DOC decision on Ashton Beach disappoints Council

Published: 23 September 2022

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The Council has expressed disappointment at a Department of Conservation decision that will scuttle plans to provide a designated recreational motorbike park at Ashton Beach - but it still hopes to work with parties to find a way to improve the area.

Ashton Beach has traditionally been an informal place to motorbike ride, but the area is also shared with southern grass skink, which are in decline around New Zealand despite all native lizards and their habitat being protected under the Wildlife Act.

The Council had been working with the Ashburton Motorcycle Club to move casual motorbiking from the beach to a more formal track on nearby Council-owned farmland, with the hope that it would improve health and safety for riders as well as providing more ecological protections to the local skink populations and native birds in the area.

Chief Executive Hamish Riach said the proposed area for the new track was farm land that could be cultivated by law because it was zone Rural B.

“We were proposing to move recreational motorcyclists from an informal riding area to the farm land nearby, and also covenant alternative nearby areas for permanent protection for wildlife and native species.”

Skinks are present across the entire area and Council believes that with riding occurring in a more concentrated area and habitat enhancements in the covenanted areas, there would be an overall benefit to local skink numbers.

Council had to apply for authorisation under the Wildlife Act, as the formation and use of the motorbike park would likely result in some skink fatalities – this was declined by DOC.

Councillors described the outcome as a lose-lose situation, with motorbiking still likely to occur informally in the area and no additional protections provided for skink.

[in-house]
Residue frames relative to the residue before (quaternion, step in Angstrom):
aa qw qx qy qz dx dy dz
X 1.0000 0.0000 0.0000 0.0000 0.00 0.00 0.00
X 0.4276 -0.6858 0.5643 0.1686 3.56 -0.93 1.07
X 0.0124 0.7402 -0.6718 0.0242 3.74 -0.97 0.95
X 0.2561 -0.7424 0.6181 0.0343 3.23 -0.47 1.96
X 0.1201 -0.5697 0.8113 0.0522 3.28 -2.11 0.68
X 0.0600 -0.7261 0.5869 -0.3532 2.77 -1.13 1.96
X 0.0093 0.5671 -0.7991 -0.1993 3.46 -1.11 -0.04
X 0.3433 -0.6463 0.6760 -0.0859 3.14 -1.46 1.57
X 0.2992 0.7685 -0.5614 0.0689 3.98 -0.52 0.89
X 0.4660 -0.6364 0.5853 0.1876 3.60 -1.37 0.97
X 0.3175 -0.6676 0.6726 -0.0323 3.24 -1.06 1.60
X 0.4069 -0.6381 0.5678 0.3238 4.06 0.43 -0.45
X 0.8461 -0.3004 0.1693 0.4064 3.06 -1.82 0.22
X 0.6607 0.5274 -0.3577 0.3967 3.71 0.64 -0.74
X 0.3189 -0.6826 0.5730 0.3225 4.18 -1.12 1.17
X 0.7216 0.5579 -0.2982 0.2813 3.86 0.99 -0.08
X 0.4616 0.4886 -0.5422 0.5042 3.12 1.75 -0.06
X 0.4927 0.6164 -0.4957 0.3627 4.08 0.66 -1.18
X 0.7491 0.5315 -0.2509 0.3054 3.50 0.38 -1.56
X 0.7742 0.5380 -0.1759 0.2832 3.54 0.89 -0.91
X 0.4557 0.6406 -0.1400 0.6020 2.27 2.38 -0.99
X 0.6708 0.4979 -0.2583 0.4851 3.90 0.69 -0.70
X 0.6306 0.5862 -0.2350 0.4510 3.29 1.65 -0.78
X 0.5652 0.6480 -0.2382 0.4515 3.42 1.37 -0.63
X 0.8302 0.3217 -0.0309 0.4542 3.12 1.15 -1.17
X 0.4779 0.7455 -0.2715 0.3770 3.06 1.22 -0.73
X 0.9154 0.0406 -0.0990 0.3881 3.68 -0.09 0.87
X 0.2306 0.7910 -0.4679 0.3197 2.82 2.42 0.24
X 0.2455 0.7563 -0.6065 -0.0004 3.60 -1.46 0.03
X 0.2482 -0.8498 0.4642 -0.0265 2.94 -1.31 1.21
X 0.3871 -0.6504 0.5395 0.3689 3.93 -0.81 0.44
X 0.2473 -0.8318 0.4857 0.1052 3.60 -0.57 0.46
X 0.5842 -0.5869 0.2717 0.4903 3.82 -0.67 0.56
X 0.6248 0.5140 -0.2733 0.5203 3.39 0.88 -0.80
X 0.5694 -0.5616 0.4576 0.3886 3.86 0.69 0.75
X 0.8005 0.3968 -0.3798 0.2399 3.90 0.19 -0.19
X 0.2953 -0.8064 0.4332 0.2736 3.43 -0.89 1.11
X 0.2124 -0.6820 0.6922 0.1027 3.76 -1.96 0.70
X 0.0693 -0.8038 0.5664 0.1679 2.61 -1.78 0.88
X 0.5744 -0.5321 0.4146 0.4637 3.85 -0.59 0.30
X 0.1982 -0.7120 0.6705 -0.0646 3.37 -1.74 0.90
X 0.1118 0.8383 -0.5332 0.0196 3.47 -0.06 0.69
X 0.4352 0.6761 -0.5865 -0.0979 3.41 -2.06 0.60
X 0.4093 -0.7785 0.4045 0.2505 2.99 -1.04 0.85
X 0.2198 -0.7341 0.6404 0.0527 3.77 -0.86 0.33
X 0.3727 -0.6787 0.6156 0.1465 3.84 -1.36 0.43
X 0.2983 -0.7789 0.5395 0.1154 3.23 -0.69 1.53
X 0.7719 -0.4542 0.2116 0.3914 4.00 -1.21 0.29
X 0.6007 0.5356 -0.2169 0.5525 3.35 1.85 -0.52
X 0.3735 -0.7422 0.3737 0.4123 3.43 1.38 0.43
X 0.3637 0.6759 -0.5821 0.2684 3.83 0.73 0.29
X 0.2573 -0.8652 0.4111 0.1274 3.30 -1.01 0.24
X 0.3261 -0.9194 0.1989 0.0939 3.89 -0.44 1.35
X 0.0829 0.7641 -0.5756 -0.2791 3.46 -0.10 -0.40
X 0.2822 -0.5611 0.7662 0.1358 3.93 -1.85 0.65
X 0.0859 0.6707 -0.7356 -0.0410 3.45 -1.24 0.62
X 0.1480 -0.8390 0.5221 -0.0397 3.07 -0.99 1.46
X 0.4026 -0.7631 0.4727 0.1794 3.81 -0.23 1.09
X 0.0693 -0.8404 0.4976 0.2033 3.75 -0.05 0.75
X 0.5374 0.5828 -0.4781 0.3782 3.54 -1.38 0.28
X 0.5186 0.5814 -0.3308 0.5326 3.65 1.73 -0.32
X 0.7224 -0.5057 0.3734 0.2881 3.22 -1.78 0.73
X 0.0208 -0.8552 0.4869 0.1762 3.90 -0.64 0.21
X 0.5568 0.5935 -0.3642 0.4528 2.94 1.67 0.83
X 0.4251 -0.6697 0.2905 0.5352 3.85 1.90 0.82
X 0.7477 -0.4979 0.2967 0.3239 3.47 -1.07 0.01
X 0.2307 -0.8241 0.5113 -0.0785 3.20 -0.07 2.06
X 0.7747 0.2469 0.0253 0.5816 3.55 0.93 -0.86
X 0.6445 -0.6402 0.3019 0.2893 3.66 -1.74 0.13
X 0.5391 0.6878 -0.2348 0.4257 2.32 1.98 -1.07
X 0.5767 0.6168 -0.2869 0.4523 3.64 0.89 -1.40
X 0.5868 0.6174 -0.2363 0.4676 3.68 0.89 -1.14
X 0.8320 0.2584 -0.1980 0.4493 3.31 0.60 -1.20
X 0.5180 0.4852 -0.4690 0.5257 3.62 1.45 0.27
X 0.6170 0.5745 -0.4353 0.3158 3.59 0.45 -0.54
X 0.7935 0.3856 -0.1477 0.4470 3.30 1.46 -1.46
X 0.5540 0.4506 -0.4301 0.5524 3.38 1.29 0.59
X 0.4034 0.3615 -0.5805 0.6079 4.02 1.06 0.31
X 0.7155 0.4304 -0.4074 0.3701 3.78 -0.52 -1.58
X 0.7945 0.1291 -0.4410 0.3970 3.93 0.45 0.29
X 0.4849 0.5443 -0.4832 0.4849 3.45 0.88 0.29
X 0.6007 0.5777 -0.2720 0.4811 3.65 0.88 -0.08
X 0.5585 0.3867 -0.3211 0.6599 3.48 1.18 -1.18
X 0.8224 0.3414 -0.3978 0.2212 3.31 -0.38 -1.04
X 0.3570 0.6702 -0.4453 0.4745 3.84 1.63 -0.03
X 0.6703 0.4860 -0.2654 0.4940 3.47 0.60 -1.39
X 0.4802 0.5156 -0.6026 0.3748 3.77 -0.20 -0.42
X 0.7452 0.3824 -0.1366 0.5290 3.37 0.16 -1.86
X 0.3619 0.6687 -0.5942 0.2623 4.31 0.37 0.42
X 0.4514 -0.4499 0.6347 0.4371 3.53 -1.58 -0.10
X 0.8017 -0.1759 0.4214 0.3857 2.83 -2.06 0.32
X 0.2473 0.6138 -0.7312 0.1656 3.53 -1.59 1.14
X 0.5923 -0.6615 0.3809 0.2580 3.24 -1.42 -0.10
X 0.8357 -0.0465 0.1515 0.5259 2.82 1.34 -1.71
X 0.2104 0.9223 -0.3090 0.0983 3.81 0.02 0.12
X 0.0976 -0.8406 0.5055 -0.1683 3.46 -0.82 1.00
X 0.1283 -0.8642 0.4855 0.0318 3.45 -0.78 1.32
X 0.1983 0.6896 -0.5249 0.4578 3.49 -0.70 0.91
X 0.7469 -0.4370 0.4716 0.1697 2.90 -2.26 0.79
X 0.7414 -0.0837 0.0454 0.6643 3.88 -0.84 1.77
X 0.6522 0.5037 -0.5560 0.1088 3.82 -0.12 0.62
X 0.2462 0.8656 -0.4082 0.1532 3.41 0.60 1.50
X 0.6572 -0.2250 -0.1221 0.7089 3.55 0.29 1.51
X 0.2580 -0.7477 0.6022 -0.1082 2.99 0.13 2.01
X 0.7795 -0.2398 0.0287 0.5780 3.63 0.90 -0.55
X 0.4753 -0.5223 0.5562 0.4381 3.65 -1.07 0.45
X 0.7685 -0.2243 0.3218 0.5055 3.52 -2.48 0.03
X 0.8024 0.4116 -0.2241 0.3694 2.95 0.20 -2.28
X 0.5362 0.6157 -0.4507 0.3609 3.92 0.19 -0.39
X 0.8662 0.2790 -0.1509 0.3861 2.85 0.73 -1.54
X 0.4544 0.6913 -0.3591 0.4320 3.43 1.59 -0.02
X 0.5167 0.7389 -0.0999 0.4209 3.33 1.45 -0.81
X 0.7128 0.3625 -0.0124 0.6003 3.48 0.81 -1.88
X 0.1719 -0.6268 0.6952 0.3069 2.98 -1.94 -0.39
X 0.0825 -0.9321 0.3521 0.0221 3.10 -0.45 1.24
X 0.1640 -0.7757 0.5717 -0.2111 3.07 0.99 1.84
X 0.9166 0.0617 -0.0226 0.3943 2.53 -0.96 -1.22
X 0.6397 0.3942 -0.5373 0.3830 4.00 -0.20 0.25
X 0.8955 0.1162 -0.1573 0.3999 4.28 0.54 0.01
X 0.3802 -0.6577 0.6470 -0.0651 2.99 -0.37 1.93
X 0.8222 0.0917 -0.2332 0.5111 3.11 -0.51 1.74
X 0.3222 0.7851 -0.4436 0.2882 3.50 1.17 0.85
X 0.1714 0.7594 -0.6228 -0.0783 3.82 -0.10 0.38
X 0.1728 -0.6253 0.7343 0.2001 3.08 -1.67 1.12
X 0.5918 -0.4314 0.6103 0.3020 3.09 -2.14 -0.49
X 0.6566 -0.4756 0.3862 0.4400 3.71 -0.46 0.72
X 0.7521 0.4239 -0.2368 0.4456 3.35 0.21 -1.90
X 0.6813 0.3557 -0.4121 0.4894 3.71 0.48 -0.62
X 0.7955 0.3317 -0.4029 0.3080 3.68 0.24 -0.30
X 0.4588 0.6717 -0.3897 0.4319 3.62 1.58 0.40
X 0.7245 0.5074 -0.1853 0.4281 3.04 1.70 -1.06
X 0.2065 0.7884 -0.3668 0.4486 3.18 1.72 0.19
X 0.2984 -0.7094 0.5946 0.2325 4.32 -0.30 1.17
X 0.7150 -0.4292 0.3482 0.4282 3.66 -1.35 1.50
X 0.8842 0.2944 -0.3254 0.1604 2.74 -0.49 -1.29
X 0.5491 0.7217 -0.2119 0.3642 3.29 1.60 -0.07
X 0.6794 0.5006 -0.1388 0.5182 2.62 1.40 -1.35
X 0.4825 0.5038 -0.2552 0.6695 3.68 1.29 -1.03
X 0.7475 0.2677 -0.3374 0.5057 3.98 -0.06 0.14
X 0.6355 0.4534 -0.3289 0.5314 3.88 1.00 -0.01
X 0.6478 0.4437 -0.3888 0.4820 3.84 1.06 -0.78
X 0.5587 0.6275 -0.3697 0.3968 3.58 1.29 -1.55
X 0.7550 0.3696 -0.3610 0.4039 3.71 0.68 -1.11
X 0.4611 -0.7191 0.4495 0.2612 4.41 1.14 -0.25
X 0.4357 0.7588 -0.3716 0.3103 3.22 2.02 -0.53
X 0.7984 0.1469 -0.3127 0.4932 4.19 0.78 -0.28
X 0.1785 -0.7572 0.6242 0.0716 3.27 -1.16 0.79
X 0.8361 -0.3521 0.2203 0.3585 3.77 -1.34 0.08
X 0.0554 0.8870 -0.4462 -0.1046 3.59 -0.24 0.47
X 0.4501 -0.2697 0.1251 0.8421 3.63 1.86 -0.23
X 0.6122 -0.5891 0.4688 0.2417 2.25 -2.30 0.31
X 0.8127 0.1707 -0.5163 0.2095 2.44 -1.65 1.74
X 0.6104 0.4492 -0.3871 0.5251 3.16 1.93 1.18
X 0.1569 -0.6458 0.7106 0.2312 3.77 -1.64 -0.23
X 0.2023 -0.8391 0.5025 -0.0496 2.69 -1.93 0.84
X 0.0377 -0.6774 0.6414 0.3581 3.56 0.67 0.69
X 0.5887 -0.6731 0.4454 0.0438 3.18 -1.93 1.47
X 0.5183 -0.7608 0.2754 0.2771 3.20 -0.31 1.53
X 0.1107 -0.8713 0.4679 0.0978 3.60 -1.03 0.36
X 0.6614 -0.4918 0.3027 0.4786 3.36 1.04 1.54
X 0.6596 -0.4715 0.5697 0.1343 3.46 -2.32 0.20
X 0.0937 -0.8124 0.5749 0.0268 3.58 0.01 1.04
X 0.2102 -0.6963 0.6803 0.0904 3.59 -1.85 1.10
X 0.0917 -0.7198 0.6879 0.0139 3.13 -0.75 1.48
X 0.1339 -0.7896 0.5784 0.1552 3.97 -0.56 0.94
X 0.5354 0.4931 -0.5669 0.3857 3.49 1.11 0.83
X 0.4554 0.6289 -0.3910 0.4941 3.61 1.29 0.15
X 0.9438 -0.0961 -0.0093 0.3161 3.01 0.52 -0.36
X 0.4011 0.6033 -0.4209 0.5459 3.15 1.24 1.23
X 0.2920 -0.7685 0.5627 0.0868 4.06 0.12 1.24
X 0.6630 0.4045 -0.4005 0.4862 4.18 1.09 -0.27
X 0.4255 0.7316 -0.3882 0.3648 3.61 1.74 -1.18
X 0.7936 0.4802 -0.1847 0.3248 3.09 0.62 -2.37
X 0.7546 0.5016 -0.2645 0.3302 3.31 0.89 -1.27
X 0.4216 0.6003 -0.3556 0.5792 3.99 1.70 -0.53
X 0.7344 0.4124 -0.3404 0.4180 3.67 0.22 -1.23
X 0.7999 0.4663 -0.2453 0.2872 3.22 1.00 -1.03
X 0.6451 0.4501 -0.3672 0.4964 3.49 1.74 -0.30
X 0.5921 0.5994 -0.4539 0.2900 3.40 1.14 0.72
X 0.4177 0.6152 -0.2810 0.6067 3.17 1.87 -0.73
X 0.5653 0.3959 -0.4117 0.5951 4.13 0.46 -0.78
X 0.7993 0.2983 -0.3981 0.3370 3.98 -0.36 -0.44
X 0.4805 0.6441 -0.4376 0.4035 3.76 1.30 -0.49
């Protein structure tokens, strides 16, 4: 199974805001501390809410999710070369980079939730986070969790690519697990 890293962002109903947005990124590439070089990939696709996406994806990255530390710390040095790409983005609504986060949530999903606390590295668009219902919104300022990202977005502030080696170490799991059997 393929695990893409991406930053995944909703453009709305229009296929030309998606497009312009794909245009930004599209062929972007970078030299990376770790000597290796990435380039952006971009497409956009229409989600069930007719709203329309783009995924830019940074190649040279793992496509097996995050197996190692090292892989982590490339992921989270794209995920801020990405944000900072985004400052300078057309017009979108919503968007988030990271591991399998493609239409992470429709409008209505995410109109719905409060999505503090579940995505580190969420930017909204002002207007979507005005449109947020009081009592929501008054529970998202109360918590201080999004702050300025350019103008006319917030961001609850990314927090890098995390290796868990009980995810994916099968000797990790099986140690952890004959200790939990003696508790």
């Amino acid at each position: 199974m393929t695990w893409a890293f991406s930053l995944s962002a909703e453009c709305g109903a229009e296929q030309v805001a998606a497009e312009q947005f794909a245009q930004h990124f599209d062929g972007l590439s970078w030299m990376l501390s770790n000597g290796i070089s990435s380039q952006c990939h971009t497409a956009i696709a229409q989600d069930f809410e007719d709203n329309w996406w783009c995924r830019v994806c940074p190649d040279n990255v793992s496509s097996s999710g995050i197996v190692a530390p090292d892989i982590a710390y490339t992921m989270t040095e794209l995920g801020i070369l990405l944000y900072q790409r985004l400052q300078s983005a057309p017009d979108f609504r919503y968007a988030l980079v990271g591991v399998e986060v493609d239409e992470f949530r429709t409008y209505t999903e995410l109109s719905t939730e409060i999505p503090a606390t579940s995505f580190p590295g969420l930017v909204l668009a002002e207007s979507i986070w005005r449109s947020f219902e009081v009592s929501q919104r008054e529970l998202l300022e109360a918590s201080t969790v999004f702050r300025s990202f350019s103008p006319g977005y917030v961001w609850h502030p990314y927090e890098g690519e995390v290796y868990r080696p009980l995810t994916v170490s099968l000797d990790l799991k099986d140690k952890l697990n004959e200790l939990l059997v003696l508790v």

Councillors voted to write to the Minister of Conservation and other politicians expressing concern that the decision-making process appeared to be flawed; external experts were also surprised by the decision and little weight given to the proposed permanent protection of the skink.

The Council says it’s keen to work with DOC, ECan and local iwi to find a way forward.

“We were surprised and a little dismayed by the decision, but we need to look forward and try to get all the interested parties around the table so we can find a solution that preserves the skinks’ habitat and improves safety for recreational users of the area,” Mr Riach said.

Ashton Beach came on Council’s radar in 2019 when officers became aware of a health and safety issue on an unfenced portion of Council’s Ocean Farm at the beach. A steep area of land was being used by motorbike and 4WD enthusiasts.

Those areas have since been fenced off, and a potential new alternative area for riding was identified through community consultation in February 2020. A skink survey in May 2020 confirmed the presence of southern grass skink (Oligosoma aff. polychroma) in the proposed motorbike park area.

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